The second night I should have made the rest of the way to Dallas, but called it a day around Farmer’s Branch. It was a small settlement that didn’t consist of much more than a train station. I saw a general store and a few farms, but it was essentially just a blip on the rails of Texas. There weren’t any troughs, I had to rely on the streams that ran off the nearby Trinity River.
It was the night that I expected. I caught a rabbit for dinner, made a fire, and slept under the stars.
The third day I rolled into Dallas. As I came into Dallas on Elm street I was surrounded by a bustling city. There were people up and down the porticos. Horses and buggies tied up at every store front. The sight was amazing, but the smell was pungent. Even with a city employee walking through the street picking up manure, there was still an overpowering stench that seemed to invade your entire body.
I had trouble dwelling on that when I had business to conduct. Not used to the city I realized that I was not likely to find a rancher about downtown looking to buy livestock. This was much more like the square in Denton where there were specific businesses that could house their inventory locally. The difference was in Denton two hundred yards off the square was a farm. Here it would be a full day’s walk to get from a farm to downtown.
I rode in cautiously expecting to be questioned at every turn, but the city was too large and too self-absorbed to care about a random kid that came unaccompanied. I knew from the family business that a three-year-old steer was worth seventy-five dollars. I knew that a saddle horse would be worth much more. Plus, the saddle and dressings, I didn’t need.
I surveyed the area as my horse slowly trotted down the beaten dirt road. Insurance companies, banks, cotton distributors. It was a city that was so far advanced from what I was used to. I eventually saw the Sam Freshman liquor and saloon. It was the only logical place I could stop.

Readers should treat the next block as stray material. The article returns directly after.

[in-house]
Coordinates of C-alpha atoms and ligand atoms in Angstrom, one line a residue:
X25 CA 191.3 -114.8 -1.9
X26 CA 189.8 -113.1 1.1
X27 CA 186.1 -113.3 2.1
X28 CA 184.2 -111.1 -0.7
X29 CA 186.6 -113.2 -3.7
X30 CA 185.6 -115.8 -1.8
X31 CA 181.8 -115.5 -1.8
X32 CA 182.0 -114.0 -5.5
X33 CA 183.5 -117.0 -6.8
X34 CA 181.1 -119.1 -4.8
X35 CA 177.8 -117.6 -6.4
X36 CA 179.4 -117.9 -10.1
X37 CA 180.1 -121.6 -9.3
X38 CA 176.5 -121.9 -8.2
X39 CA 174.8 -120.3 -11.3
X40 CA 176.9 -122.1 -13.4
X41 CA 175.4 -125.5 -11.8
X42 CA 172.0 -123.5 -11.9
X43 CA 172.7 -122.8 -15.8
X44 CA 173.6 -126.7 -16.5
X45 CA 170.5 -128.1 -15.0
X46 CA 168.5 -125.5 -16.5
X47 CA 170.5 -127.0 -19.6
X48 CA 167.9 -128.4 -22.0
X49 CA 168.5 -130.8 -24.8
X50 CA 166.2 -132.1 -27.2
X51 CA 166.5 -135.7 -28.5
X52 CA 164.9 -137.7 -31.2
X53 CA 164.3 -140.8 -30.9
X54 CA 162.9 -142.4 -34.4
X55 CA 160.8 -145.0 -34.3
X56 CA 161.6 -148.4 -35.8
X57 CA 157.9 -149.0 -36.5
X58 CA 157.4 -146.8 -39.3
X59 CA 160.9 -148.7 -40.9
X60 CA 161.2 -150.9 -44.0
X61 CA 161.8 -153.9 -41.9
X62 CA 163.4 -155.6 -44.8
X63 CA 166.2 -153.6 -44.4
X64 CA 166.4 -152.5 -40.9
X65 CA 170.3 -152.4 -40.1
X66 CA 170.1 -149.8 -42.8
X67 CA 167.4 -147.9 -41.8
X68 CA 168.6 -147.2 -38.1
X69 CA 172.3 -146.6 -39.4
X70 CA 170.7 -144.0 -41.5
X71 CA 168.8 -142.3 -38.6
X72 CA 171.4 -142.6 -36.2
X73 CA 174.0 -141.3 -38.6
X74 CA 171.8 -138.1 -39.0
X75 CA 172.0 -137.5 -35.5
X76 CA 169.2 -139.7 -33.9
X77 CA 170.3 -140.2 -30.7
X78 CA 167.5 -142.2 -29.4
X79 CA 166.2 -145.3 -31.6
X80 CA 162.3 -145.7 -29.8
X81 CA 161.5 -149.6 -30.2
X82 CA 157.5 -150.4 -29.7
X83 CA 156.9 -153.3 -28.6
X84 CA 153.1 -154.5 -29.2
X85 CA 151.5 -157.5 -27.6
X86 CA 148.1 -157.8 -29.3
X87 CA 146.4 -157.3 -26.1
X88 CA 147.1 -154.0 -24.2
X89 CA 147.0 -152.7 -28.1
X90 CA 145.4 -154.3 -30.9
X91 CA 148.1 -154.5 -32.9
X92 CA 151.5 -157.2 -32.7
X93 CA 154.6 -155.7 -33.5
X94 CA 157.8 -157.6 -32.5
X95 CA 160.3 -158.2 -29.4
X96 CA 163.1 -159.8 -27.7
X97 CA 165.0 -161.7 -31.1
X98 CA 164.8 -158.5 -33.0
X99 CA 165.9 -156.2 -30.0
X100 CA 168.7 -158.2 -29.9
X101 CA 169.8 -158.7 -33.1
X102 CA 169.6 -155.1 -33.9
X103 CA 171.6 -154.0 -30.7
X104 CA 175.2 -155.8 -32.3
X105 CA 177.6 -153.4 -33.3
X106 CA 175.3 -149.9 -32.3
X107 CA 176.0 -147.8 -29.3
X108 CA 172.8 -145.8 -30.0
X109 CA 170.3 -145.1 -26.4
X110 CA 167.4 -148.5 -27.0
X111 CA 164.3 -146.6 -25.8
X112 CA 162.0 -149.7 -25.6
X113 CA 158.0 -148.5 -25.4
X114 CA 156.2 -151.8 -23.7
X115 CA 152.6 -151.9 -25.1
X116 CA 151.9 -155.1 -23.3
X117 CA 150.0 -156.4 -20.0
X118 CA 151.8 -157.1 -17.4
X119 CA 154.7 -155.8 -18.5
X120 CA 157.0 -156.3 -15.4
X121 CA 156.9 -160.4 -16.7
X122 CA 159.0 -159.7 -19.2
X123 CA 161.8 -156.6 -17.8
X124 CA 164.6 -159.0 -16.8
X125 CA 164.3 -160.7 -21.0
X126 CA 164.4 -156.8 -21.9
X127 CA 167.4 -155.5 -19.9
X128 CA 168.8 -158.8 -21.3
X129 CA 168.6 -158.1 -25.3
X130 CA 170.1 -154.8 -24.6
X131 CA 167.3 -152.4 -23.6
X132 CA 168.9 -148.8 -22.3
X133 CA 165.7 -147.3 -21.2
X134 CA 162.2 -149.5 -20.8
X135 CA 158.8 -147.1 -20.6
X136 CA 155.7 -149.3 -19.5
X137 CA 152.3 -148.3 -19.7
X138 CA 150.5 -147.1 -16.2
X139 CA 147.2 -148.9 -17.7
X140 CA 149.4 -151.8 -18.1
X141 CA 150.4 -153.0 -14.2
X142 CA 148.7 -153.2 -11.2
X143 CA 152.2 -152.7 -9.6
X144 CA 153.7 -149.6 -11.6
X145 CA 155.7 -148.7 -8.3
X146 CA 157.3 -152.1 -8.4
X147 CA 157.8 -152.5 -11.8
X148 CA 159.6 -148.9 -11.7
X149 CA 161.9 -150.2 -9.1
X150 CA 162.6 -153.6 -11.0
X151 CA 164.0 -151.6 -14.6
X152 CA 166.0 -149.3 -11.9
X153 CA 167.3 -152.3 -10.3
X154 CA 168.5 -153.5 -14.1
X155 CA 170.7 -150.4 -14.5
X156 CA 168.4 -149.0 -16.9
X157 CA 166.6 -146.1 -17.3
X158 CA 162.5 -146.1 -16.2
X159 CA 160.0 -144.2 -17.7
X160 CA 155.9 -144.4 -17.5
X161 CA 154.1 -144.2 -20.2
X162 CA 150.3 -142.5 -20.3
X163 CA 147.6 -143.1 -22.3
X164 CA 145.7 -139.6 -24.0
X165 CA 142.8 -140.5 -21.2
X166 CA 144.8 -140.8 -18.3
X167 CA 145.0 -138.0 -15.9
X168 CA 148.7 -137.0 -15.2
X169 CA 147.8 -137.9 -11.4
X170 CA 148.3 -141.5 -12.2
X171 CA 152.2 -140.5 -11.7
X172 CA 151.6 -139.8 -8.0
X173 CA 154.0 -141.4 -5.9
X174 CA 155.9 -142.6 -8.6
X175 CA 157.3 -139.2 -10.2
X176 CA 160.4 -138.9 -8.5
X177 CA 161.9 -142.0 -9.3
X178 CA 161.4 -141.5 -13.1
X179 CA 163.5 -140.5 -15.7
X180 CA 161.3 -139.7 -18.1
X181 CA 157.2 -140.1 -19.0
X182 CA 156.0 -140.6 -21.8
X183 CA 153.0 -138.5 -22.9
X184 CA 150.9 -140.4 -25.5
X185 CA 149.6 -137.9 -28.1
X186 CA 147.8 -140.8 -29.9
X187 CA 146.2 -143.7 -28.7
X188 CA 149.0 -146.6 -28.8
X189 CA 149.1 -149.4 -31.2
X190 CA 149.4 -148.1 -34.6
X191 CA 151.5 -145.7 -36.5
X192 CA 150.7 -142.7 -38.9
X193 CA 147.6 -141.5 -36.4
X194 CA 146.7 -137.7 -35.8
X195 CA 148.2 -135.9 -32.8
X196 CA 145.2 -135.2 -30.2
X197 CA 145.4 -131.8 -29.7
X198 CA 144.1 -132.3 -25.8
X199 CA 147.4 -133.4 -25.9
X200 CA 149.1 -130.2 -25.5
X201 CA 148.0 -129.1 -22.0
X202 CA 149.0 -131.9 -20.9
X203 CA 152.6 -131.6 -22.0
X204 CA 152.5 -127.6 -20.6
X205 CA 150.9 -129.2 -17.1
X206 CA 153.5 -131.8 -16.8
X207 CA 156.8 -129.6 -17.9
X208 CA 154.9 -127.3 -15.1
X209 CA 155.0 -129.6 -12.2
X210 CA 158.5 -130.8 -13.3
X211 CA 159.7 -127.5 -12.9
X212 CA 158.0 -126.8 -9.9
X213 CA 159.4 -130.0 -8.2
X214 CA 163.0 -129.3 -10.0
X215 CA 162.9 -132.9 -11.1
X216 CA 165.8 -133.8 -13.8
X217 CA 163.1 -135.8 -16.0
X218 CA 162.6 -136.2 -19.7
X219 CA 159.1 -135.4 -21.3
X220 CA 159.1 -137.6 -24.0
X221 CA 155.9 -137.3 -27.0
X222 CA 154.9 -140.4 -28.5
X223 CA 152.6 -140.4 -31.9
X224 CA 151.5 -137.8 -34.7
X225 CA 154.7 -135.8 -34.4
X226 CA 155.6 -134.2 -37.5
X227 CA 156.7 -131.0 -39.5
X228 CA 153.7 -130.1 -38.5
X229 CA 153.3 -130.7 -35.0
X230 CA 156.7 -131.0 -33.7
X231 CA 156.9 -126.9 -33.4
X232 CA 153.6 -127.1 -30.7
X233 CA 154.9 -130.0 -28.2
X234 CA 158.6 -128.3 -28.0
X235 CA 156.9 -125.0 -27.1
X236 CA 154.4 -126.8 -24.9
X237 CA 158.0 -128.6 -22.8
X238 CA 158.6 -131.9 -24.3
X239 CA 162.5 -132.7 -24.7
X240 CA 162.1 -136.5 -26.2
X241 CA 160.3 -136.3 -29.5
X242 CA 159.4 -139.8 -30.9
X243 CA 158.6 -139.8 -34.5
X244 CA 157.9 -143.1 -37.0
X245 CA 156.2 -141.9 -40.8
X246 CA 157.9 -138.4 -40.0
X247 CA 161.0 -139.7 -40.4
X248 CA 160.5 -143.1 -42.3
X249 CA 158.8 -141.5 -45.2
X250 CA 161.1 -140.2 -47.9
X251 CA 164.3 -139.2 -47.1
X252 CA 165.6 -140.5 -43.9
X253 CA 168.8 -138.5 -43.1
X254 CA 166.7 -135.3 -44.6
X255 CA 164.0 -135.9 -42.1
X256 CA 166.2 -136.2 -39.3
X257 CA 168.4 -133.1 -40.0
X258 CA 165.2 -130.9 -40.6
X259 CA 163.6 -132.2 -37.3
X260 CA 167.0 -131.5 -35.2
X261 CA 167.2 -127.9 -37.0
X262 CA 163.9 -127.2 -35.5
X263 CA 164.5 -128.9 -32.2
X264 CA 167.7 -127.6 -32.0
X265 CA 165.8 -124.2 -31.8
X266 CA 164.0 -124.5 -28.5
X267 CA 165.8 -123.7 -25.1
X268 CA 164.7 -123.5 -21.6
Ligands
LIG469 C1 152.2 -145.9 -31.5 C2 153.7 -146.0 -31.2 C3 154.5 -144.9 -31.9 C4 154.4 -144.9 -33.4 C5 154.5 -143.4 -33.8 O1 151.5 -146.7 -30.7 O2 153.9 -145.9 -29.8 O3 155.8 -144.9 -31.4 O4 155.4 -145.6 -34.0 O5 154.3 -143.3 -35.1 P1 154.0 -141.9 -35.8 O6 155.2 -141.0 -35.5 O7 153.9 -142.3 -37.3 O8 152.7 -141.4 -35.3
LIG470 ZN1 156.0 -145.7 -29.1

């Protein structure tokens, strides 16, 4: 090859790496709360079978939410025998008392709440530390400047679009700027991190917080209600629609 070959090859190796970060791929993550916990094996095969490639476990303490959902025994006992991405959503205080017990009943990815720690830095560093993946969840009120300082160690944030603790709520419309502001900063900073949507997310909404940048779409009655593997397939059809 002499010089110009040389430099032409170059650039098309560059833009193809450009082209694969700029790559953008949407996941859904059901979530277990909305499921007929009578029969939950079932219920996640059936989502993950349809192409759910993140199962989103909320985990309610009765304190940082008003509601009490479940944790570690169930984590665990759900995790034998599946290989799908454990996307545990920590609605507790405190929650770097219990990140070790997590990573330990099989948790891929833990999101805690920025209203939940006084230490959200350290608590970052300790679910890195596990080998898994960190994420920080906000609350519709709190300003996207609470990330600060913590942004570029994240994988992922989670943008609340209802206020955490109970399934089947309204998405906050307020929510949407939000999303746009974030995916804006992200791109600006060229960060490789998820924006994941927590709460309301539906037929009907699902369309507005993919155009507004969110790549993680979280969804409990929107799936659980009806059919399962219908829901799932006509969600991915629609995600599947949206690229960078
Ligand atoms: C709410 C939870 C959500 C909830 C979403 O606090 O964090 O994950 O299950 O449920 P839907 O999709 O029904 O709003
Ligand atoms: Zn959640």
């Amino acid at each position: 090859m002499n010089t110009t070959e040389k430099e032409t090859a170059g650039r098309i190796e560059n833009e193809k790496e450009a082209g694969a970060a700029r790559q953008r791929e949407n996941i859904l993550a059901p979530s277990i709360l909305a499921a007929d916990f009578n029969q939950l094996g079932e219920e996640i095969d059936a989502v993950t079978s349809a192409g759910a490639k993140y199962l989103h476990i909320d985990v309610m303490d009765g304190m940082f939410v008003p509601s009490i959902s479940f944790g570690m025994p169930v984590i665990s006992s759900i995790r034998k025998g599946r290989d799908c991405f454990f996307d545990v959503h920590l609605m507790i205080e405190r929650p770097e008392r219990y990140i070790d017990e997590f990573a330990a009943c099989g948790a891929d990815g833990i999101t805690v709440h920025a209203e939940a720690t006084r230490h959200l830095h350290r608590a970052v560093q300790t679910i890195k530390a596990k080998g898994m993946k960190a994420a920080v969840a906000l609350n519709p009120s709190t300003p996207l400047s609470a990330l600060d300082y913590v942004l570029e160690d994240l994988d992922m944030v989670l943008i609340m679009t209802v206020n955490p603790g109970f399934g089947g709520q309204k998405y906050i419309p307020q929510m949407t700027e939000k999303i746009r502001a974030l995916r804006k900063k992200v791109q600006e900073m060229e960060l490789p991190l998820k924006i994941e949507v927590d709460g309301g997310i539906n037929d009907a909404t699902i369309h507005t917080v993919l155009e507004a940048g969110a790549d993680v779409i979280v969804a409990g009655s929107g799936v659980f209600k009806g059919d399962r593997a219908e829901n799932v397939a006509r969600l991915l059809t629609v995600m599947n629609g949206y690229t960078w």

I tied the horse to the hitch out front and headed into the saloon. It was dark and loud for an early afternoon. They had obviously closed off many of their windows thinking their new electric lights would illuminate the place, but those early lights were so dim.
The place featured a round bar in the center of the room with a handful of tables sprawled out around the outside of the room. On one side was a door that led out to Lamar street, on the other was a door that led to a handful of rooms the saloon rented out to out of towners. It was a practice that would die out in a couple years when the Adolphus hotel would put all the saloons out of the hotelier business. The place didn’t feature a piano or a bunch of cowboys gambling like they show in the movies. Instead it was a bunch of men drunk in the middle of the day making a ruckus in a room with a tiled ceiling that echoed the noise to unbearable levels. Dallas had come too far and evolved too much to be the old west that everyone likes to think it was. Half the men in the room were bankers that never learned the basics of life like catching a dinner.
I walked up to the bar, but gravitated towards the saloon girl as opposed to the bartender. It was probably my youthful-self trusting a motherly figure as opposed to a male, but it is something that I never really outgrew.
I approached the woman who was full figured in a corset that had given up at its job of holding the woman in many moon ago. She had long red hair and was obviously trying to cover up a few decades of aging under a few pounds of makeup. As I approached her she shook her head disapprovingly.
“Ma’am.” I said as I tipped my hat in her direction.
She let the corners of her mouth dip down. Her voice was deep, but she tried to raise it to be more feminine. “Please don’t tell me you are looking for a good time.”
“No ma’am. I was hoping to talk to someone about a room.” I replied trying my best to be respectful, cautious, but adult like all at once.
“And what is it you are planning on doing in that room? I may be here to keep this place afloat, but heaven knows you are still a baby and no how am I…”
I cut her off before she had more time to insult me. “No, ma’am. I’ve made my way down here from Pilot Point. I am looking to sew some new roots. I need a place to sleep for the next few days.”